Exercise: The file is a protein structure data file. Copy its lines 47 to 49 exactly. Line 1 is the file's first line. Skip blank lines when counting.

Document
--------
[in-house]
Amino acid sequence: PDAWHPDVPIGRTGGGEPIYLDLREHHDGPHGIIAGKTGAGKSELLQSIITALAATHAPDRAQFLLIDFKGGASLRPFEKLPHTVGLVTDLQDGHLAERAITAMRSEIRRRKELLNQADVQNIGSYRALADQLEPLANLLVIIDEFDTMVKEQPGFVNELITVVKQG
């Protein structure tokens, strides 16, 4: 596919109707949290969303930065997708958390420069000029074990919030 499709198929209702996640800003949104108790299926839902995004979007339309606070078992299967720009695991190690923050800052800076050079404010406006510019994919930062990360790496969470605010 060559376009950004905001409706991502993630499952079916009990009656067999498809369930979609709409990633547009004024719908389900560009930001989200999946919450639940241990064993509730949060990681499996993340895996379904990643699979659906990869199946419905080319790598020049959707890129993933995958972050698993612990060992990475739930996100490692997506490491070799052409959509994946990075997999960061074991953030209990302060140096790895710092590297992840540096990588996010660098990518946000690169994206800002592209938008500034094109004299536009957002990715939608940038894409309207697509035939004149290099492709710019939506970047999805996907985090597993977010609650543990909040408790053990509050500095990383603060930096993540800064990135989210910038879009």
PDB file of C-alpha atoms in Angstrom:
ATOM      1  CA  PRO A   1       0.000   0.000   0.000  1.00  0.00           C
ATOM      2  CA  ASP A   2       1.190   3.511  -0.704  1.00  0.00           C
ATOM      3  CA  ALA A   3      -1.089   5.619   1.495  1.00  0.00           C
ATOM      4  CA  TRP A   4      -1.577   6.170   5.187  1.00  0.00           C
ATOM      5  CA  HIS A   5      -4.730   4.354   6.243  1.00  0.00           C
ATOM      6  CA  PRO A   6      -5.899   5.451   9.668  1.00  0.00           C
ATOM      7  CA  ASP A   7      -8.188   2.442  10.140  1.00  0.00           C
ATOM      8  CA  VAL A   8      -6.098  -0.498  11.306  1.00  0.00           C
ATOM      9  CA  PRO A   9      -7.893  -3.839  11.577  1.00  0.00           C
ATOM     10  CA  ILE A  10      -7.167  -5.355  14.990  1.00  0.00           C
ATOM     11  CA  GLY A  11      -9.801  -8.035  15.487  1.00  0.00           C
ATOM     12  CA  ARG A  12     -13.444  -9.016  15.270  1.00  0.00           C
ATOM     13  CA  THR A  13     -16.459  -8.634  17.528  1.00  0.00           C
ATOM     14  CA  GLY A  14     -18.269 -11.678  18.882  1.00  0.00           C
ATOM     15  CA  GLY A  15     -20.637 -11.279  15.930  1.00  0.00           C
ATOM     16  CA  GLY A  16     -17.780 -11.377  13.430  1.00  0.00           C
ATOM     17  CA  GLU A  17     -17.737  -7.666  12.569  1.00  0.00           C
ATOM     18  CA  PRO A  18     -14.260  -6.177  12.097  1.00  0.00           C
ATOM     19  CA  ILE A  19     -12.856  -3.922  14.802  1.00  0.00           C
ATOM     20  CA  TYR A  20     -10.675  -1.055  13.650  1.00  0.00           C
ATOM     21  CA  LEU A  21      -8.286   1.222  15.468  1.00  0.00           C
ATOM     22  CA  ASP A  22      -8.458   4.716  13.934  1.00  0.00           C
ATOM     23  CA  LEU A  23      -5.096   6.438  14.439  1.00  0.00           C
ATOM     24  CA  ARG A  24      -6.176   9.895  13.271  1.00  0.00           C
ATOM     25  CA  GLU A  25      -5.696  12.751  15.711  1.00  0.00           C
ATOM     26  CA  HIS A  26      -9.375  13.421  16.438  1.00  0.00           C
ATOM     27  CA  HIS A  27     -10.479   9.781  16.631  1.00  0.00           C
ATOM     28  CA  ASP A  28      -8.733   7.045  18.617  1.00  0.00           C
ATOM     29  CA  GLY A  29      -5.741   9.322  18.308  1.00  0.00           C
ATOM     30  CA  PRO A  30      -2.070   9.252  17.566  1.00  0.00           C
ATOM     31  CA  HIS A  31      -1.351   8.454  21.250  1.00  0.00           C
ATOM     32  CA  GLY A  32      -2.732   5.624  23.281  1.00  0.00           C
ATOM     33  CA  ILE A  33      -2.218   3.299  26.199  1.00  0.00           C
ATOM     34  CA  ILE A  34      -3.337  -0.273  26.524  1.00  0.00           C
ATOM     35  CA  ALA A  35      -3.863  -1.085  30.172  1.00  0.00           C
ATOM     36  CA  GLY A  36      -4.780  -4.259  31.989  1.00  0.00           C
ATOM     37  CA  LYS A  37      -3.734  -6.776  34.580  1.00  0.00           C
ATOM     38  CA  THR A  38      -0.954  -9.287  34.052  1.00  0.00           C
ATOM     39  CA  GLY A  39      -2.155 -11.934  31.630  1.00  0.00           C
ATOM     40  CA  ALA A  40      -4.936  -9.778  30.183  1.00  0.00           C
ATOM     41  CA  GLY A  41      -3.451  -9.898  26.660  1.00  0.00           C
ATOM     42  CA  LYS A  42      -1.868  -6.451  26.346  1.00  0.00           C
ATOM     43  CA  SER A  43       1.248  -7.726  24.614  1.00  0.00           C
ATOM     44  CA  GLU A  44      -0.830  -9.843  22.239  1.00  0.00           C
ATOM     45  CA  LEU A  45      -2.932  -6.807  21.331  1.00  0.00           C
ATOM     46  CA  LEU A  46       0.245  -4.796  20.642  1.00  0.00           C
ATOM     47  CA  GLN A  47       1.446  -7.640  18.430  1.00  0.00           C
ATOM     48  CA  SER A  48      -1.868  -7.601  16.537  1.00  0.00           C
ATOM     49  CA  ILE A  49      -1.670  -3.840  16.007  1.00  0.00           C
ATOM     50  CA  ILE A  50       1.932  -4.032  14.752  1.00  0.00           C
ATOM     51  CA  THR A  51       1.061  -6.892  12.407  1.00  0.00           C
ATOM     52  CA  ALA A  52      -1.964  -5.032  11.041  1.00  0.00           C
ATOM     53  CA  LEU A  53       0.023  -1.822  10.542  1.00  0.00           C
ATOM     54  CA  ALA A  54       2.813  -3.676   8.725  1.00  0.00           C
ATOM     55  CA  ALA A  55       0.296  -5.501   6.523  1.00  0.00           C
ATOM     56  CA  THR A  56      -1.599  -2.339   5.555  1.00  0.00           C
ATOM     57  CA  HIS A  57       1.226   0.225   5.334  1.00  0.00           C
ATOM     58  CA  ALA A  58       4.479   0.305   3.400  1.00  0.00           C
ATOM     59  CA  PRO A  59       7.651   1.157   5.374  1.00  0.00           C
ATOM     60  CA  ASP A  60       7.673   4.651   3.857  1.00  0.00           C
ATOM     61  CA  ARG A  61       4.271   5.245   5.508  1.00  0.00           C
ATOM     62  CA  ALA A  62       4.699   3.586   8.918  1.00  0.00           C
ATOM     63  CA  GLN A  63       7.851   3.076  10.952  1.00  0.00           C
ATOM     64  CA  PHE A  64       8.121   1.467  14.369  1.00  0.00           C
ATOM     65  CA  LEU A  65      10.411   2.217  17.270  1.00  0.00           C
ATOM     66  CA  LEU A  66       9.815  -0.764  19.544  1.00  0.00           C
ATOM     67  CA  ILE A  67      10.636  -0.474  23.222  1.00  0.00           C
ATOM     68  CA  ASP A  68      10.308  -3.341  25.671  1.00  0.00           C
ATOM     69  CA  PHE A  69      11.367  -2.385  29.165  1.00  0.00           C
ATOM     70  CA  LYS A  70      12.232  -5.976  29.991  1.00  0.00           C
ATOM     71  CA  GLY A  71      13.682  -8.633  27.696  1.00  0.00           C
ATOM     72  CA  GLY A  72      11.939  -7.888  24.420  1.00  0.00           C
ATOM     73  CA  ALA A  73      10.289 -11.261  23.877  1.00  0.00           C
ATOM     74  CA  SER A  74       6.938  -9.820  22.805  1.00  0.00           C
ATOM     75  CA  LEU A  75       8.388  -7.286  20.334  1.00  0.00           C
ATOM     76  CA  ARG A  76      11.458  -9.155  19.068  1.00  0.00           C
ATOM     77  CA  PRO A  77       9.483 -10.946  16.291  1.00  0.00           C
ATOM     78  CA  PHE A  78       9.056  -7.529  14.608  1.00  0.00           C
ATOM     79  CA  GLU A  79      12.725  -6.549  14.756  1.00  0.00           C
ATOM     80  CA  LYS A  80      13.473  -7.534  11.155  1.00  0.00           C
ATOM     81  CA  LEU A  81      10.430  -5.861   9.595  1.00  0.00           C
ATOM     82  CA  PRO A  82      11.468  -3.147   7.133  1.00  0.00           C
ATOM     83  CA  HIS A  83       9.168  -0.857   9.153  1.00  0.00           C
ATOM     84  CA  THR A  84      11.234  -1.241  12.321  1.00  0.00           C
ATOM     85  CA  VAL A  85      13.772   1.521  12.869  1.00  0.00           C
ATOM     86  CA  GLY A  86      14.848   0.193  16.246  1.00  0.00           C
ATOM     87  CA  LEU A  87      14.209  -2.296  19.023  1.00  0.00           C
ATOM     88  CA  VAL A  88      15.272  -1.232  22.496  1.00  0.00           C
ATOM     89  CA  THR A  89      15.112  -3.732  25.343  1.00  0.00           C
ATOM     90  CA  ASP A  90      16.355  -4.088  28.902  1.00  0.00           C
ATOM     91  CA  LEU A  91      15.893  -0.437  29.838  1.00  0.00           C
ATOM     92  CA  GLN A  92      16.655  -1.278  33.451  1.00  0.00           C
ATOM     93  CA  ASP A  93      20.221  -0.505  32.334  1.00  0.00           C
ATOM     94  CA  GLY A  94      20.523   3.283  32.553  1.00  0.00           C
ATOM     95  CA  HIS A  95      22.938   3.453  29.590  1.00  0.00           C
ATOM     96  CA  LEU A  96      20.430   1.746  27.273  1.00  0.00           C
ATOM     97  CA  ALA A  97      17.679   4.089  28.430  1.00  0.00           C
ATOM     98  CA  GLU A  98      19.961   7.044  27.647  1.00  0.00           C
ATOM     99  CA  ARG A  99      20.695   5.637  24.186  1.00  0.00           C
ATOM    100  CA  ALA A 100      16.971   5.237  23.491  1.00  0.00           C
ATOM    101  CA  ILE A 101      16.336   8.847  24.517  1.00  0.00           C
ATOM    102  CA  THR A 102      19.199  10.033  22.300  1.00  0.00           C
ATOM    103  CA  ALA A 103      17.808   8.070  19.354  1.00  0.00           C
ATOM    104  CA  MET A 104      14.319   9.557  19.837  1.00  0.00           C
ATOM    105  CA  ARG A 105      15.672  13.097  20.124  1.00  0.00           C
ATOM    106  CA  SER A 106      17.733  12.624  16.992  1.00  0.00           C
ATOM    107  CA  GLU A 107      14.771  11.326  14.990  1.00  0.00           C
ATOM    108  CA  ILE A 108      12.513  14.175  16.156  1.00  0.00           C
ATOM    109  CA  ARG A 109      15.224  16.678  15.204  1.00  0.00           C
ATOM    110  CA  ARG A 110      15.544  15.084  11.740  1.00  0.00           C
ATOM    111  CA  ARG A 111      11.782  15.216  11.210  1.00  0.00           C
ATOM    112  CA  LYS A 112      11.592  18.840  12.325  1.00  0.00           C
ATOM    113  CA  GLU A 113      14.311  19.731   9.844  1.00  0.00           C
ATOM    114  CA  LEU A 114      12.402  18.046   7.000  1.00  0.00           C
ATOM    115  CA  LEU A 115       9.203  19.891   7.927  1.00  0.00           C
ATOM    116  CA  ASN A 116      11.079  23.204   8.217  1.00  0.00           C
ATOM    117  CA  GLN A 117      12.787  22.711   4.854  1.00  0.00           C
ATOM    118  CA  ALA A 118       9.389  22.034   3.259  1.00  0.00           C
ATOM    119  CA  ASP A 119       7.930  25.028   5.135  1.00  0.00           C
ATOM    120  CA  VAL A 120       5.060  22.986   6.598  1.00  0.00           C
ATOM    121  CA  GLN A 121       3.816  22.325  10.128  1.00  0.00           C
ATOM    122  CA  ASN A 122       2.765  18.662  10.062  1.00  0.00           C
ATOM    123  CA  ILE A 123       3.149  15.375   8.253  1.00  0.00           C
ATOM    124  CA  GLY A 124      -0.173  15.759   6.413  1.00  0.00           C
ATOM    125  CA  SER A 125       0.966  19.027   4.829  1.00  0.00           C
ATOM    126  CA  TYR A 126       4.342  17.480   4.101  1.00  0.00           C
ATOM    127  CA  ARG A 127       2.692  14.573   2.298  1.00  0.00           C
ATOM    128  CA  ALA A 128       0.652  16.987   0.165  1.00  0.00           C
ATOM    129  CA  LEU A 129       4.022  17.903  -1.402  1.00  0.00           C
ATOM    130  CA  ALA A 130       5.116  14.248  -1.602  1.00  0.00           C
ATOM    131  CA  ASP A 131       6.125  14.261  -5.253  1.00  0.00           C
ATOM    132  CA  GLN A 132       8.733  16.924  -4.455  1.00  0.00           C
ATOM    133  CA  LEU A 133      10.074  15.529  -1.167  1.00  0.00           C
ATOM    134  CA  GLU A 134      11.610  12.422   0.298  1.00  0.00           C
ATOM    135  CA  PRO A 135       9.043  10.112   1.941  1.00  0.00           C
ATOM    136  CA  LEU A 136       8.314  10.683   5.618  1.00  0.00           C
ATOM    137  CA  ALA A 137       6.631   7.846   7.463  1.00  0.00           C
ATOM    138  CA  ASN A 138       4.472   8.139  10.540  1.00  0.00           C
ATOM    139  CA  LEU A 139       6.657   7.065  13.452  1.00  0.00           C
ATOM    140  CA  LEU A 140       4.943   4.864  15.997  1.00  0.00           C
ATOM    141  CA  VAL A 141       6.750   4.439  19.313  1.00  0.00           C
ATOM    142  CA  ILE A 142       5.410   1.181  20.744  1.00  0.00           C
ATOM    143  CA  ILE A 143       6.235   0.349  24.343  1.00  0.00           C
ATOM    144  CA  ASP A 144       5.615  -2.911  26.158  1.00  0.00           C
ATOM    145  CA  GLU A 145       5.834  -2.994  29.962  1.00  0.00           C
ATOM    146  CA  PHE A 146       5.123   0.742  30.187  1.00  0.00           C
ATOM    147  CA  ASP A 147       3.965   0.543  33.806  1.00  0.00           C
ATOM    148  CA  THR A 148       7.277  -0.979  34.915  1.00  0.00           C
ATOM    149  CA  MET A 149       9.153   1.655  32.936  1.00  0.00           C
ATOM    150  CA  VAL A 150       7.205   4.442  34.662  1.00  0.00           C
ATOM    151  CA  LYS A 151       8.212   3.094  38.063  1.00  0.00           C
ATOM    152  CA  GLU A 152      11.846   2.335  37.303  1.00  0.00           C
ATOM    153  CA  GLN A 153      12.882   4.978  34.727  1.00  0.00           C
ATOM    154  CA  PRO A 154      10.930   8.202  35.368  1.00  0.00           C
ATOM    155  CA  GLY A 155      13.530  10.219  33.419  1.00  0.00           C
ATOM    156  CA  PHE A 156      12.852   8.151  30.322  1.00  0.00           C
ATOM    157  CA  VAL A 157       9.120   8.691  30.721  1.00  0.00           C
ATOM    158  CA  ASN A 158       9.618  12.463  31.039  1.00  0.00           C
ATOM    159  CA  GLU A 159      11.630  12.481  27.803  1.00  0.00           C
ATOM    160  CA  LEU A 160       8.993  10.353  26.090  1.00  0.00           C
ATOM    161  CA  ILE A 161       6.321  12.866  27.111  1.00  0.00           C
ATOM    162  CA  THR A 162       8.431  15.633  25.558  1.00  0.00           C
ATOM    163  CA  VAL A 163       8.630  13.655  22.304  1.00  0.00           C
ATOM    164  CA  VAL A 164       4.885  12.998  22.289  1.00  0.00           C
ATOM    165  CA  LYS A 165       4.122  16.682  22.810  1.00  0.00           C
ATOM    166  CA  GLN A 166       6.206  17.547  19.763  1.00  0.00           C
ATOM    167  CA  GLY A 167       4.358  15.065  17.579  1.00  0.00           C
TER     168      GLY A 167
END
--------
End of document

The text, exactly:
ATOM     43  CA  SER A  43       1.248  -7.726  24.614  1.00  0.00           C
ATOM     44  CA  GLU A  44      -0.830  -9.843  22.239  1.00  0.00           C
ATOM     45  CA  LEU A  45      -2.932  -6.807  21.331  1.00  0.00           C